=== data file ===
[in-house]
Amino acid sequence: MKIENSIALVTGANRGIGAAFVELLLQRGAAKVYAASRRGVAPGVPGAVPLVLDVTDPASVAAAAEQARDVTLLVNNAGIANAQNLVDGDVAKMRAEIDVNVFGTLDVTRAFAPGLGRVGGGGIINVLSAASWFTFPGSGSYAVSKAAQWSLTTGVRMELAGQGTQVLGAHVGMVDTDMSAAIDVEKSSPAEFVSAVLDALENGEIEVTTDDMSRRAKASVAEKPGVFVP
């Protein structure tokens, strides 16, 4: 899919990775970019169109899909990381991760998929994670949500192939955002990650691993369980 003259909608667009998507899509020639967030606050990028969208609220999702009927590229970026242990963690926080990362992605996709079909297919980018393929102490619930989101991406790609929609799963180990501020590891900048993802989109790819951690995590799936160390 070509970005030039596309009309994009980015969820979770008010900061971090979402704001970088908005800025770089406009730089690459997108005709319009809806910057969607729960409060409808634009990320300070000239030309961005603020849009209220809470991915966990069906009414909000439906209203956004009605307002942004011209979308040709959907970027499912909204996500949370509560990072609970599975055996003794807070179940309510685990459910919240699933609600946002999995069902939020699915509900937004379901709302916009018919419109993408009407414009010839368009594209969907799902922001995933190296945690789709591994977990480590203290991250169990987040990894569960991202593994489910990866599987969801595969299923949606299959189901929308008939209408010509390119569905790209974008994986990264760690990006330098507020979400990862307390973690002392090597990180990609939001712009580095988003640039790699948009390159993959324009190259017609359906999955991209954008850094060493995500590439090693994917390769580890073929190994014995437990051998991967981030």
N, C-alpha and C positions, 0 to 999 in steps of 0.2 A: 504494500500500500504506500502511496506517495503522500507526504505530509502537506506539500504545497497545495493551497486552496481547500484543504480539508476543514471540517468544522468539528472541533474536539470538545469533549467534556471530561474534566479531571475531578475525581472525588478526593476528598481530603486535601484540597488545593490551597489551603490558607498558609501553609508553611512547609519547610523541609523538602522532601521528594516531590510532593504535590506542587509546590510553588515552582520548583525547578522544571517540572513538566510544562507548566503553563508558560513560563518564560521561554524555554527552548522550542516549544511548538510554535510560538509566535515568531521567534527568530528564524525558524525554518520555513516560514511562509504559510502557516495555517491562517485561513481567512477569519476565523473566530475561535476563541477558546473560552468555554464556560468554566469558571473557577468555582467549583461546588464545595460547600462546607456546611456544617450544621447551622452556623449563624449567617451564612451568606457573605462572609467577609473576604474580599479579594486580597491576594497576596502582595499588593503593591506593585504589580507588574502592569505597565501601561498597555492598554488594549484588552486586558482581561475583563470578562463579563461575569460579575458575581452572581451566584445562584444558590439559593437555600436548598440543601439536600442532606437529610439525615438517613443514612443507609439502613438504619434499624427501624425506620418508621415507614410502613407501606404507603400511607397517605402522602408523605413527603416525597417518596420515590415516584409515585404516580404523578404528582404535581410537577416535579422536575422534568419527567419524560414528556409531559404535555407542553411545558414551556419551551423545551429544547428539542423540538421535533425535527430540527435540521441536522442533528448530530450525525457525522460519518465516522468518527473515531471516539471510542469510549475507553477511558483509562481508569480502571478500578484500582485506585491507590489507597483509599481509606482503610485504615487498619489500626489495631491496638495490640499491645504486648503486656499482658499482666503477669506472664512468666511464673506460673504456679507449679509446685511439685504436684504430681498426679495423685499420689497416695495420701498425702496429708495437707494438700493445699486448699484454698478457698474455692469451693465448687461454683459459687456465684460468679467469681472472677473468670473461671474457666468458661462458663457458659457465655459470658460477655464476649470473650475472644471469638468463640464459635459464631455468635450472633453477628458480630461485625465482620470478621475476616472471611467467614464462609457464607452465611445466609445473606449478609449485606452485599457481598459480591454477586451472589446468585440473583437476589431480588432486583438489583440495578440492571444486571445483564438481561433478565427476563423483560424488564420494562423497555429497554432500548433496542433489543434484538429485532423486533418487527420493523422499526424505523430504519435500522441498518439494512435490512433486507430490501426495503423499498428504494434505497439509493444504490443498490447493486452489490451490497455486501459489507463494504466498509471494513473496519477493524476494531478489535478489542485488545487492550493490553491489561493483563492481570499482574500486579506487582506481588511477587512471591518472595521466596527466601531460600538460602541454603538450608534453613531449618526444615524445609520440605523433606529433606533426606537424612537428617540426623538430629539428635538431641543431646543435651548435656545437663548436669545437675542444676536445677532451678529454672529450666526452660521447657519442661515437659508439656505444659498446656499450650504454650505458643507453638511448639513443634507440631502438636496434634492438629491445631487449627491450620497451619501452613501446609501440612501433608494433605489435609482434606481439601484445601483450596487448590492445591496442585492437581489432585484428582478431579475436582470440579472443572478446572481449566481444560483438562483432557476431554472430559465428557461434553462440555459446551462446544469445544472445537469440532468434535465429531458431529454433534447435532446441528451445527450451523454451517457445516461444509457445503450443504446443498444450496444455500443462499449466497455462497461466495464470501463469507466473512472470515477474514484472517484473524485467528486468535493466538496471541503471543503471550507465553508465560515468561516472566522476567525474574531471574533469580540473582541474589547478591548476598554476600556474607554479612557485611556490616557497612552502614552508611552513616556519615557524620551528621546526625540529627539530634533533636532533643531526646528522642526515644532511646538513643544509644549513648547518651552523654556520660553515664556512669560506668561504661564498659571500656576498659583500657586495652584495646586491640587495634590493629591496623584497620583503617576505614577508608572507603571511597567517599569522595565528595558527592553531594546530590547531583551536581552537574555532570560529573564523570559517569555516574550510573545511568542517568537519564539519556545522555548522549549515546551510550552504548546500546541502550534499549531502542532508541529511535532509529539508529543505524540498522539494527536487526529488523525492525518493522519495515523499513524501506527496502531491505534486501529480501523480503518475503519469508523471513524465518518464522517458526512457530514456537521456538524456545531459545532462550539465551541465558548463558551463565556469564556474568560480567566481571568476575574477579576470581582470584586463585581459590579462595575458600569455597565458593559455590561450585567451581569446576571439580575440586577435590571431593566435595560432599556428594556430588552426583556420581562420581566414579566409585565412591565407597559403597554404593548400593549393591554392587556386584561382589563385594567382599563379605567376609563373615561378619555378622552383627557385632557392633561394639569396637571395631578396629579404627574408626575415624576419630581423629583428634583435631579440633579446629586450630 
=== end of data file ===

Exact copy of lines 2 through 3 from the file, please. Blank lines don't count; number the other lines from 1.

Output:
Amino acid sequence: MKIENSIALVTGANRGIGAAFVELLLQRGAAKVYAASRRGVAPGVPGAVPLVLDVTDPASVAAAAEQARDVTLLVNNAGIANAQNLVDGDVAKMRAEIDVNVFGTLDVTRAFAPGLGRVGGGGIINVLSAASWFTFPGSGSYAVSKAAQWSLTTGVRMELAGQGTQVLGAHVGMVDTDMSAAIDVEKSSPAEFVSAVLDALENGEIEVTTDDMSRRAKASVAEKPGVFVP
């Protein structure tokens, strides 16, 4: 899919990775970019169109899909990381991760998929994670949500192939955002990650691993369980 003259909608667009998507899509020639967030606050990028969208609220999702009927590229970026242990963690926080990362992605996709079909297919980018393929102490619930989101991406790609929609799963180990501020590891900048993802989109790819951690995590799936160390 070509970005030039596309009309994009980015969820979770008010900061971090979402704001970088908005800025770089406009730089690459997108005709319009809806910057969607729960409060409808634009990320300070000239030309961005603020849009209220809470991915966990069906009414909000439906209203956004009605307002942004011209979308040709959907970027499912909204996500949370509560990072609970599975055996003794807070179940309510685990459910919240699933609600946002999995069902939020699915509900937004379901709302916009018919419109993408009407414009010839368009594209969907799902922001995933190296945690789709591994977990480590203290991250169990987040990894569960991202593994489910990866599987969801595969299923949606299959189901929308008939209408010509390119569905790209974008994986990264760690990006330098507020979400990862307390973690002392090597990180990609939001712009580095988003640039790699948009390159993959324009190259017609359906999955991209954008850094060493995500590439090693994917390769580890073929190994014995437990051998991967981030």